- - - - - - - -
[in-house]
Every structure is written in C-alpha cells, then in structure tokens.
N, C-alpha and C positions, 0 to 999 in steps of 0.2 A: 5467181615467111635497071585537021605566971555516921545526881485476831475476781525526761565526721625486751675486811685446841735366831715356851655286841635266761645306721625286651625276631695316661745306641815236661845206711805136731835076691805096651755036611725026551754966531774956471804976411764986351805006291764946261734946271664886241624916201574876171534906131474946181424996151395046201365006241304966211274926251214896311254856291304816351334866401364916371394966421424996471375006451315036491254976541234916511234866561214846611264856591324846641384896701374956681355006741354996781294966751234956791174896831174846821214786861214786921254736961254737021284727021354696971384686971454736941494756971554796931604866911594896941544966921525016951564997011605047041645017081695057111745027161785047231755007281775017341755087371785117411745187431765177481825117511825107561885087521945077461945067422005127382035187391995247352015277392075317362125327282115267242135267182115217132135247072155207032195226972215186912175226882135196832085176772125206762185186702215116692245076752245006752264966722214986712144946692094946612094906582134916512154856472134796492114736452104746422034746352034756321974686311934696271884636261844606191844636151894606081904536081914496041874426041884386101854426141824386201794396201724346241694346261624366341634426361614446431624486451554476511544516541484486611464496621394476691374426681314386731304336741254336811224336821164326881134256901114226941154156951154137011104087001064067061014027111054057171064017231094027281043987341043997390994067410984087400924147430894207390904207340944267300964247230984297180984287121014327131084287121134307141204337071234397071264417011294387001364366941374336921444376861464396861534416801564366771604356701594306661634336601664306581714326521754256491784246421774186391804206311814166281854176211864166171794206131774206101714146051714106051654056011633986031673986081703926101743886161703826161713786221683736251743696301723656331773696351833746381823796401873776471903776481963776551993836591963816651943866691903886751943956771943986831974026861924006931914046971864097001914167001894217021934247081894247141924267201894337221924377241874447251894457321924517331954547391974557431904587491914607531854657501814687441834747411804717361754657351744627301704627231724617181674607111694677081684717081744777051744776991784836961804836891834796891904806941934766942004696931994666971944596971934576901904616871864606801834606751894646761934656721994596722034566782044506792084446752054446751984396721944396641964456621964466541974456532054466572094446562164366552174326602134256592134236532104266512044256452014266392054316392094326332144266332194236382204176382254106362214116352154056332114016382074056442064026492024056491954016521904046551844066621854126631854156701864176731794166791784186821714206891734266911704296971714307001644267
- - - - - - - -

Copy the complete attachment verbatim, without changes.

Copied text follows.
[in-house]
Every structure is written in C-alpha cells, then in structure tokens.
N, C-alpha and C positions, 0 to 999 in steps of 0.2 A: 5467181615467111635497071585537021605566971555516921545526881485476831475476781525526761565526721625486751675486811685446841735366831715356851655286841635266761645306721625286651625276631695316661745306641815236661845206711805136731835076691805096651755036611725026551754966531774956471804976411764986351805006291764946261734946271664886241624916201574876171534906131474946181424996151395046201365006241304966211274926251214896311254856291304816351334866401364916371394966421424996471375006451315036491254976541234916511234866561214846611264856591324846641384896701374956681355006741354996781294966751234956791174896831174846821214786861214786921254736961254737021284727021354696971384686971454736941494756971554796931604866911594896941544966921525016951564997011605047041645017081695057111745027161785047231755007281775017341755087371785117411745187431765177481825117511825107561885087521945077461945067422005127382035187391995247352015277392075317362125327282115267242135267182115217132135247072155207032195226972215186912175226882135196832085176772125206762185186702215116692245076752245006752264966722214986712144946692094946612094906582134916512154856472134796492114736452104746422034746352034756321974686311934696271884636261844606191844636151894606081904536081914496041874426041884386101854426141824386201794396201724346241694346261624366341634426361614446431624486451554476511544516541484486611464496621394476691374426681314386731304336741254336811224336821164326881134256901114226941154156951154137011104087001064067061014027111054057171064017231094027281043987341043997390994067410984087400924147430894207390904207340944267300964247230984297180984287121014327131084287121134307141204337071234397071264417011294387001364366941374336921444376861464396861534416801564366771604356701594306661634336601664306581714326521754256491784246421774186391804206311814166281854176211864166171794206131774206101714146051714106051654056011633986031673986081703926101743886161703826161713786221683736251743696301723656331773696351833746381823796401873776471903776481963776551993836591963816651943866691903886751943956771943986831974026861924006931914046971864097001914167001894217021934247081894247141924267201894337221924377241874447251894457321924517331954547391974557431904587491914607531854657501814687441834747411804717361754657351744627301704627231724617181674607111694677081684717081744777051744776991784836961804836891834796891904806941934766942004696931994666971944596971934576901904616871864606801834606751894646761934656721994596722034566782044506792084446752054446751984396721944396641964456621964466541974456532054466572094446562164366552174326602134256592134236532104266512044256452014266392054316392094326332144266332194236382204176382254106362214116352154056332114016382074056442064026492024056491954016521904046551844066621854126631854156701864176731794166791784186821714206891734266911704296971714307001644267